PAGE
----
Published on September 27th, 2011 | by Zachary Shahan1
USDA Encourages You to Eat Junk Food
I wrote back in June about the fact that the USDA doesn’t follow its own dietary advice.. when it comes to food subsidies. But a new report by the US Public Interest Research Group, “Apples to Twinkies,” puts more numbers to that.
This is the most striking line from the conclusions, to me:
“If these agricultural subsidies went directly to consumers to allow them to purchase food, each of America’s 144 million taxpayers would be given $7.36 to spend on junk food and 11 cents with which to buy apples each year – enough to buy 19 Twinkies but less than a quarter of one Red Delicious apple apiece.”
Wow, any wonder why we’re so obese and unhealthy in the US?
Here are some more key lines from US PIRG:
- “Between 1995 and 2010, American taxpayers spent over $260 billion in agricultural subsidies. Most subsidies went to the country’s largest farming operations, mainly to grow just a few commodity crops, including corn and soybeans. “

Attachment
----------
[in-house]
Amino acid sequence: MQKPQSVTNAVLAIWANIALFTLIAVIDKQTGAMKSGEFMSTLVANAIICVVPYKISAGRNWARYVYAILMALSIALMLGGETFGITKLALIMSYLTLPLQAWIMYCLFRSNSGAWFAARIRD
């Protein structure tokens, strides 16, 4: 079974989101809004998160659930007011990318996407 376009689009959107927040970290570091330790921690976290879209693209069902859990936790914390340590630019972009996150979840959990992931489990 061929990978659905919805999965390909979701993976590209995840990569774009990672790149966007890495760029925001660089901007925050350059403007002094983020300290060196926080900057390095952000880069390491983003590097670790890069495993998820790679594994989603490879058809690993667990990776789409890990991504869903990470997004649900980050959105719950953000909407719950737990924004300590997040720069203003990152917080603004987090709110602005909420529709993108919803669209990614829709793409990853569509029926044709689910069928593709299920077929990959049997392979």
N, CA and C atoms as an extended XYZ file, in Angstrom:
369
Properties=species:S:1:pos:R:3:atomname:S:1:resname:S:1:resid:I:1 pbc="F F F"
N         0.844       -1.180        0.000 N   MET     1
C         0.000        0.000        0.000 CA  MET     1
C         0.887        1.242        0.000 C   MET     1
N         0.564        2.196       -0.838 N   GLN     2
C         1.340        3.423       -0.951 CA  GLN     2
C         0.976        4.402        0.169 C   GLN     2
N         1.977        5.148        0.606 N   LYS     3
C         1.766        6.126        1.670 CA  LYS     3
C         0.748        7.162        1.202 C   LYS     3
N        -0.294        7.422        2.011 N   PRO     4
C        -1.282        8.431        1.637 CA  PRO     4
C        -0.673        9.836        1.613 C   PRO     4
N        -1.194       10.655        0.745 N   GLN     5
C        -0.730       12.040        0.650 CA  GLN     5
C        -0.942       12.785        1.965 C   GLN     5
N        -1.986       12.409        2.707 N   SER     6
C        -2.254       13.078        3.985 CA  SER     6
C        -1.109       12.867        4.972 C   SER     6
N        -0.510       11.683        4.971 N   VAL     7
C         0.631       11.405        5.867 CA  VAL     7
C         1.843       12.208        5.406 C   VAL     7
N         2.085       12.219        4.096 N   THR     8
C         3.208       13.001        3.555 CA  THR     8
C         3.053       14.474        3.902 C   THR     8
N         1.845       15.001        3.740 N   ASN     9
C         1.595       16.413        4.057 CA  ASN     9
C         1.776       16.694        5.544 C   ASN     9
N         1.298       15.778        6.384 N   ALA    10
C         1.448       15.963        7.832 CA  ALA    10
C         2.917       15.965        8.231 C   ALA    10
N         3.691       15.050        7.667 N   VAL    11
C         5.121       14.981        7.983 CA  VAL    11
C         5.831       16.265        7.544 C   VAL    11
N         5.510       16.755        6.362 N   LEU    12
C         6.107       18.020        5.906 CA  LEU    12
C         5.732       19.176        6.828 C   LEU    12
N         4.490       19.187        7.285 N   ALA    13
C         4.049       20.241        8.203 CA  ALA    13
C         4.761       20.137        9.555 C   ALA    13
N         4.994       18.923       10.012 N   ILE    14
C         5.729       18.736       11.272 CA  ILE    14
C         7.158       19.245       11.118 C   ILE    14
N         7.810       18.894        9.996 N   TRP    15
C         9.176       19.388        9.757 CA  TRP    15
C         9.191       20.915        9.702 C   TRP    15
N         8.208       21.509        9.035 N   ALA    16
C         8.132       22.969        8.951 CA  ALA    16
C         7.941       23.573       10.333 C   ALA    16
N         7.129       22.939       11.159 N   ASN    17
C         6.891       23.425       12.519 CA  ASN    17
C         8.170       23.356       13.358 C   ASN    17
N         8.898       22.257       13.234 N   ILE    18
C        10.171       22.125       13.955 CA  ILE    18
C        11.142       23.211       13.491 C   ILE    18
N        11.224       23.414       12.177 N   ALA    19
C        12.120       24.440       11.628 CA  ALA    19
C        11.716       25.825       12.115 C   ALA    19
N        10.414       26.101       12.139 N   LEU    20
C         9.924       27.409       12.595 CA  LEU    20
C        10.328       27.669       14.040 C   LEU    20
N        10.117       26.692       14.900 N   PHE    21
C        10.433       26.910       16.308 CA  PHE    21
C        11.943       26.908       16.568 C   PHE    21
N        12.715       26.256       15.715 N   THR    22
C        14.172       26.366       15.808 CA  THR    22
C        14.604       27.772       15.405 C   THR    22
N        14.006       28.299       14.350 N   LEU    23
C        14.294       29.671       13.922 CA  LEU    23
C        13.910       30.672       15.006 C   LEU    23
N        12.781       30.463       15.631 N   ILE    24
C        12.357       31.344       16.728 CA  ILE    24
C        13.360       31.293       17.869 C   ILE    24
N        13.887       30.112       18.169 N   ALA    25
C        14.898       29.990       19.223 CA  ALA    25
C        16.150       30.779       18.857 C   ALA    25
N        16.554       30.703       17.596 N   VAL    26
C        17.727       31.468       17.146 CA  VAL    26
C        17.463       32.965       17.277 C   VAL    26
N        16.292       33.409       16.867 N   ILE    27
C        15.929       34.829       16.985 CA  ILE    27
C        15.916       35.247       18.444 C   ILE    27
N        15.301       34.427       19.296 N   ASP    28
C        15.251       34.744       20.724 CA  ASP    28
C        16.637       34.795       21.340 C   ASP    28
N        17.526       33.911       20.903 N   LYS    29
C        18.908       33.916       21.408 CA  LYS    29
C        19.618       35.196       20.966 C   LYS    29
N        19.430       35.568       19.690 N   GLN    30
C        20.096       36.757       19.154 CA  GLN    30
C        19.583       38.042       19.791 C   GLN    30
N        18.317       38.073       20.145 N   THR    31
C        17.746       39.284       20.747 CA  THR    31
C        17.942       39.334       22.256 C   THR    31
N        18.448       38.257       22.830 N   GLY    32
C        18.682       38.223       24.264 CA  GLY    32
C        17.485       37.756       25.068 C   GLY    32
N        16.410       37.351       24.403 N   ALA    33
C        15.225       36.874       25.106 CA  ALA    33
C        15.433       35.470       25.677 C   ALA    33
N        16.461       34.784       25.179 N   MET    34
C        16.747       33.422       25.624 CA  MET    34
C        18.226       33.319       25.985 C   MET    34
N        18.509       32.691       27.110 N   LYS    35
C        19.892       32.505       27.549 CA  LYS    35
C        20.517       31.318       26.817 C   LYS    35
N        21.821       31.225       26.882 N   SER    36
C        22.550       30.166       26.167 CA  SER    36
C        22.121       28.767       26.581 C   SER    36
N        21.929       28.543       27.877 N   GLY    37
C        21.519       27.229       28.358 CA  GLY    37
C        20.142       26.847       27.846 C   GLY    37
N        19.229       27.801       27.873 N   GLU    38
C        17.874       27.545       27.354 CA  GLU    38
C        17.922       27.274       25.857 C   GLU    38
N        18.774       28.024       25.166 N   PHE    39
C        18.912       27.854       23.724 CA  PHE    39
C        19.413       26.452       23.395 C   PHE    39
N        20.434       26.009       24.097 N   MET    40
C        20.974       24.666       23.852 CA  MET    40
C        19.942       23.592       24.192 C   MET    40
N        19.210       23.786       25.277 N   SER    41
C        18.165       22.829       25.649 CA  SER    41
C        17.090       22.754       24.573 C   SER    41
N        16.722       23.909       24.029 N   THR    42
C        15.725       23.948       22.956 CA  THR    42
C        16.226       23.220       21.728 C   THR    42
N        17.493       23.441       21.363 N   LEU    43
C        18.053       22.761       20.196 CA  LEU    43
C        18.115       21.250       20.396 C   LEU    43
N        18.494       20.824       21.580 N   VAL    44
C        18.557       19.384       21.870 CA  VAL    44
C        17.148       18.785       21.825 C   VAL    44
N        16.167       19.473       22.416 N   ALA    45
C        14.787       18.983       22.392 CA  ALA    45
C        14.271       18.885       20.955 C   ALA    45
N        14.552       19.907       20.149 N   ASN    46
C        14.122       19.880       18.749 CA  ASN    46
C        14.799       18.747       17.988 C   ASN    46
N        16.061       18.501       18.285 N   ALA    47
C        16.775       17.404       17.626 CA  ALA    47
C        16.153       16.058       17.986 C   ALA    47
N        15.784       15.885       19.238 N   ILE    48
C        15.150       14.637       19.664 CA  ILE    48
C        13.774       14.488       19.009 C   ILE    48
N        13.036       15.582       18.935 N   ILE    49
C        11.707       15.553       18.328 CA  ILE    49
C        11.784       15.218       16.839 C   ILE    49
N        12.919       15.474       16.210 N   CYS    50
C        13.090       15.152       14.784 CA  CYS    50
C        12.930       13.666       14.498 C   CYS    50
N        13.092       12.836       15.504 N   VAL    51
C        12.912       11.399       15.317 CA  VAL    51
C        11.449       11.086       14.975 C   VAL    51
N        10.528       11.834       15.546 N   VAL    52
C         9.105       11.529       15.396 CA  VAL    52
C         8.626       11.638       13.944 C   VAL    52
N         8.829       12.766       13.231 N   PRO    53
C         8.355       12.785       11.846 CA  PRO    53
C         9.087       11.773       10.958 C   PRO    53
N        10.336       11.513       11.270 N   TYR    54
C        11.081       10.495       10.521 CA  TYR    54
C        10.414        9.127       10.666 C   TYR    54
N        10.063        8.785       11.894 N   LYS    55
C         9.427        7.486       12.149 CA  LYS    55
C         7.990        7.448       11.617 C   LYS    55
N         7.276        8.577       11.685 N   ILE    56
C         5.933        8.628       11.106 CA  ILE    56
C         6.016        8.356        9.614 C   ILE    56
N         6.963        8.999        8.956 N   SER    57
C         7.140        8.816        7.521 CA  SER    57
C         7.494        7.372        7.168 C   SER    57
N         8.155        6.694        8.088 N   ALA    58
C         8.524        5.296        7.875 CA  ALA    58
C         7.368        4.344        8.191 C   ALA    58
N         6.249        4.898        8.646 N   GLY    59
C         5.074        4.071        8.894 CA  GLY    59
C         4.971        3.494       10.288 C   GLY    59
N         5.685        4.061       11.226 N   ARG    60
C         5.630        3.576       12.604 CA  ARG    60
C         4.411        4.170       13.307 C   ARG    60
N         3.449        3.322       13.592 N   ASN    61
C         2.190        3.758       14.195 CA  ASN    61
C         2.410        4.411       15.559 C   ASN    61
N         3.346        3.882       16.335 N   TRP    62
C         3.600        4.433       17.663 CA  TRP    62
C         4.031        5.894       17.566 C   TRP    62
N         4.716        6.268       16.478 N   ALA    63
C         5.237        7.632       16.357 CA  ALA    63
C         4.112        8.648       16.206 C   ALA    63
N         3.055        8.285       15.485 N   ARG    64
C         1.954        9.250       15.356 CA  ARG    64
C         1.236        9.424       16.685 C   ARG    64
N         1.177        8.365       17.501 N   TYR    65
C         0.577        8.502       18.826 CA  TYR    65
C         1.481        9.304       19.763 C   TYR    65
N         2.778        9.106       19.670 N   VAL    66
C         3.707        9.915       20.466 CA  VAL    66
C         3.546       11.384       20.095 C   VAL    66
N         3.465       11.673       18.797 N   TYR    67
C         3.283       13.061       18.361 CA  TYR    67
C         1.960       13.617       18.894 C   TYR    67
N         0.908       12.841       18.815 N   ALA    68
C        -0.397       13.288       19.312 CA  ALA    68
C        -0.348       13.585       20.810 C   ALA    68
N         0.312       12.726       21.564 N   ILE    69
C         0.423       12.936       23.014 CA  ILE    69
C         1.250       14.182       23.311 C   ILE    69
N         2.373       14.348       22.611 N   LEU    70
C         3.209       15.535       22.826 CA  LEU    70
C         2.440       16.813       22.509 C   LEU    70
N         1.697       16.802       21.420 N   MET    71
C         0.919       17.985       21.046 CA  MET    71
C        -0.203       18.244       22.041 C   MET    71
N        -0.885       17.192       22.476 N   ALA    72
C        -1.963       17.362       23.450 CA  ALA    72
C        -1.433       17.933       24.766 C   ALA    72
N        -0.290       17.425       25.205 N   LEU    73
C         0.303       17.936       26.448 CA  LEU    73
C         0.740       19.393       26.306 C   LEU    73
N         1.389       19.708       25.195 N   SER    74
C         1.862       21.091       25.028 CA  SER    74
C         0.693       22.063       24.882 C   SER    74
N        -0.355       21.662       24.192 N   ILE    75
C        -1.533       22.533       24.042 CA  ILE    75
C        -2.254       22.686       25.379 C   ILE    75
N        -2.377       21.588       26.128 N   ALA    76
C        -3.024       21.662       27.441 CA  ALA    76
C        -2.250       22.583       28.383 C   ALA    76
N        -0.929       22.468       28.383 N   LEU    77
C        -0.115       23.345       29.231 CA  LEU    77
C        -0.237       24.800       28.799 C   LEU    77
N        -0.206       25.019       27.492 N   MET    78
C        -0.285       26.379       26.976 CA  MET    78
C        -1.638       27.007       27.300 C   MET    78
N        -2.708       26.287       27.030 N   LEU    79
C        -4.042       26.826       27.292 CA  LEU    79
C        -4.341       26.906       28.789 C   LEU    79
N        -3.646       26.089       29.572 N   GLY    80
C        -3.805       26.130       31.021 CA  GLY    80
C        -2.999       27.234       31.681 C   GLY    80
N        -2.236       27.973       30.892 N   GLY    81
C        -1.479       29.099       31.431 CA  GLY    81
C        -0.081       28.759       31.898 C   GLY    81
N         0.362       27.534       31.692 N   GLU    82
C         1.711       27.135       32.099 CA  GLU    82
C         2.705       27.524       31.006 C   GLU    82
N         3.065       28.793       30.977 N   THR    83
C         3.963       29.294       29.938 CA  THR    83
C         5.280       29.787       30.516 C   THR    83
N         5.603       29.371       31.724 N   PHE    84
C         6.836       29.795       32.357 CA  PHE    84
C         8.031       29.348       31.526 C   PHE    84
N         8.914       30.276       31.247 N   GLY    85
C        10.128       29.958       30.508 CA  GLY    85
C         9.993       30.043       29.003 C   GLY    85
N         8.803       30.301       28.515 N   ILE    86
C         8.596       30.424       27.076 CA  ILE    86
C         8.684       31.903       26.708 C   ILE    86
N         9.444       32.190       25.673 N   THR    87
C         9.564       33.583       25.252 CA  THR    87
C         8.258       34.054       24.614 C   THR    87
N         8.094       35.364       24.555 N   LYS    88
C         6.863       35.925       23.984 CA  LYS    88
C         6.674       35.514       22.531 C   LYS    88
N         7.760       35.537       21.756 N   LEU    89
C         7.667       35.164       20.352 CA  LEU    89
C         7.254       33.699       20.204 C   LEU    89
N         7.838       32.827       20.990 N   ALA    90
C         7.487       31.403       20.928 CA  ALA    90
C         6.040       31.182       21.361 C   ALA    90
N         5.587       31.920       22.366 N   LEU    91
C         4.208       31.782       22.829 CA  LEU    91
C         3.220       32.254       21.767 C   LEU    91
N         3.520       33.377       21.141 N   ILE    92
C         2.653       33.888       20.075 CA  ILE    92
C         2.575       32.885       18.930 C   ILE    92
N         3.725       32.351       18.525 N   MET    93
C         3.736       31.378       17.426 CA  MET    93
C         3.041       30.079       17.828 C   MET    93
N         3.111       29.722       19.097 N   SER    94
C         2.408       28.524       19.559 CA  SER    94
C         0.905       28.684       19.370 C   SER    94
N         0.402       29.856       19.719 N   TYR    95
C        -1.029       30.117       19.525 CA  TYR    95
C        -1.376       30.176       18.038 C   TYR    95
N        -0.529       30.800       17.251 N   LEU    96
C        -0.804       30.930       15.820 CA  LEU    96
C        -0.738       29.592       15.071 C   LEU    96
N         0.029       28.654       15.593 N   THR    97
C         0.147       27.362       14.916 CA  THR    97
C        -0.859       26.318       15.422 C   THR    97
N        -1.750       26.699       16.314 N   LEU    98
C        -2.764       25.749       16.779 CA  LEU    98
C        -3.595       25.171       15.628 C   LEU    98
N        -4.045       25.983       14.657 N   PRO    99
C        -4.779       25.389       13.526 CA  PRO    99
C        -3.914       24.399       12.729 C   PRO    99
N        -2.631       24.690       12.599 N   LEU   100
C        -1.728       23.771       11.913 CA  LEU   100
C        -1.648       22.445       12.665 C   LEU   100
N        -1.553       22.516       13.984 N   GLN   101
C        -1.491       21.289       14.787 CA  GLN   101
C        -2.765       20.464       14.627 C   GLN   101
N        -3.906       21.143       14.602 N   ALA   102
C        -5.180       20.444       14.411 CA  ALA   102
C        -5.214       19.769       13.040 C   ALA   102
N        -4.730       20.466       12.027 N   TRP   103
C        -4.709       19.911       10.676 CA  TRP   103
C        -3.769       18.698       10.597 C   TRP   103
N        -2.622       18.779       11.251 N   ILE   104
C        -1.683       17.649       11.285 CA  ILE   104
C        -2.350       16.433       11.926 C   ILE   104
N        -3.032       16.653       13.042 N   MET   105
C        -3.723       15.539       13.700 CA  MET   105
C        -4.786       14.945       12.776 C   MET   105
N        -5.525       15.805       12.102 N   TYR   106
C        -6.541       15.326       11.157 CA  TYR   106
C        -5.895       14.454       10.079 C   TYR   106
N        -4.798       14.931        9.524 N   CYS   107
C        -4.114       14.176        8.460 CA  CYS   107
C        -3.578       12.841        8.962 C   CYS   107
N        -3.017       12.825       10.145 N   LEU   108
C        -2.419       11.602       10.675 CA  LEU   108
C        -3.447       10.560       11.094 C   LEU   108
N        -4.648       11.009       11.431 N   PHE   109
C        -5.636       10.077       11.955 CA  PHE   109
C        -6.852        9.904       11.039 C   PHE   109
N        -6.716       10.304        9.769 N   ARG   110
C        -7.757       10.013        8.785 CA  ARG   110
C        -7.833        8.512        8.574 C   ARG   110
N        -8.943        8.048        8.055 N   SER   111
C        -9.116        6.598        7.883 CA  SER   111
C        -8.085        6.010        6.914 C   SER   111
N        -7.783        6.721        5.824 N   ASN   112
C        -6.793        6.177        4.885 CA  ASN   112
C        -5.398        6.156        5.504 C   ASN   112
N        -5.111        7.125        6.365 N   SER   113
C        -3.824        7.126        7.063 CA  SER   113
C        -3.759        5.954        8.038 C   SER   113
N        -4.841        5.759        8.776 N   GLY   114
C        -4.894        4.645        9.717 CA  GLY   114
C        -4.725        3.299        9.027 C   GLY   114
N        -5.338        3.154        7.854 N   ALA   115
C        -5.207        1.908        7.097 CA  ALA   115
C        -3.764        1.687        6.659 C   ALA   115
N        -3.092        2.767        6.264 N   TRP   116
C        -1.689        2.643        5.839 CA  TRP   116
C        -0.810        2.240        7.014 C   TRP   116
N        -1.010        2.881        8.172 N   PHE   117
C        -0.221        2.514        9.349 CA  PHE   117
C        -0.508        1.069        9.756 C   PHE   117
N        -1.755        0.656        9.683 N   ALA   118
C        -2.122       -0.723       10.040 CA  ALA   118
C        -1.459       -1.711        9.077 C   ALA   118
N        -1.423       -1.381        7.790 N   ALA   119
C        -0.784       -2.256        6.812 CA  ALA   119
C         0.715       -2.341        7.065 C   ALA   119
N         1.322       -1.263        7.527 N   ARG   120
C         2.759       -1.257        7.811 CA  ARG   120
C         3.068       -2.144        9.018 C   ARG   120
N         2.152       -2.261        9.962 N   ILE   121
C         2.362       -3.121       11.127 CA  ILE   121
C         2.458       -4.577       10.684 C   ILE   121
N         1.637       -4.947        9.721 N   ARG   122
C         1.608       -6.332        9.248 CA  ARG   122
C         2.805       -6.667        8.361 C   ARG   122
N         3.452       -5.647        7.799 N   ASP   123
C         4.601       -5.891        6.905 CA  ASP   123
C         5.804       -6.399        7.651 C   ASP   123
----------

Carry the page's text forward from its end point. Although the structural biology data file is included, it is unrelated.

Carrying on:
- “Most of these commodity crops are not simply eaten as-is. Among other uses, food manufacturers process them into additives like high fructose corn syrup and vegetable oils that provide a cheap dose of sweetness and fat to a wide variety of junk food products. Thus, Americans’ tax dollars are directly subsidizing junk food ingredients.”
- “Between 1995 and 2010, $16.9 billion in tax dollars subsidized four common food additives – corn syrup, high fructose corn syrup, corn starch, and soy oils (which are frequently processed further into hydrogenated vegetable oils).”
- Only 262 million was subsidizing apples. (Almost 65 times less than the above!)
- And no other fresh fruit or vegetable was significantly subsidized!
Some good news? Maybe. Here’s more from the US Food Safety blog:
“It’s possible, though, that the era of huge farm subsidies may be coming to a close. Food Safety News notes that Obama called for a massive cut to farm subsidies for the 2012 budget. The cuts were proposed as a part of his deficit reduction plan — but this new study shows how far subsidy changes could go towards cutting obesity rates as well.”
Let’s hope that happens.
You can download the full US PIRG report [pdf] here: Apples to Twinkies.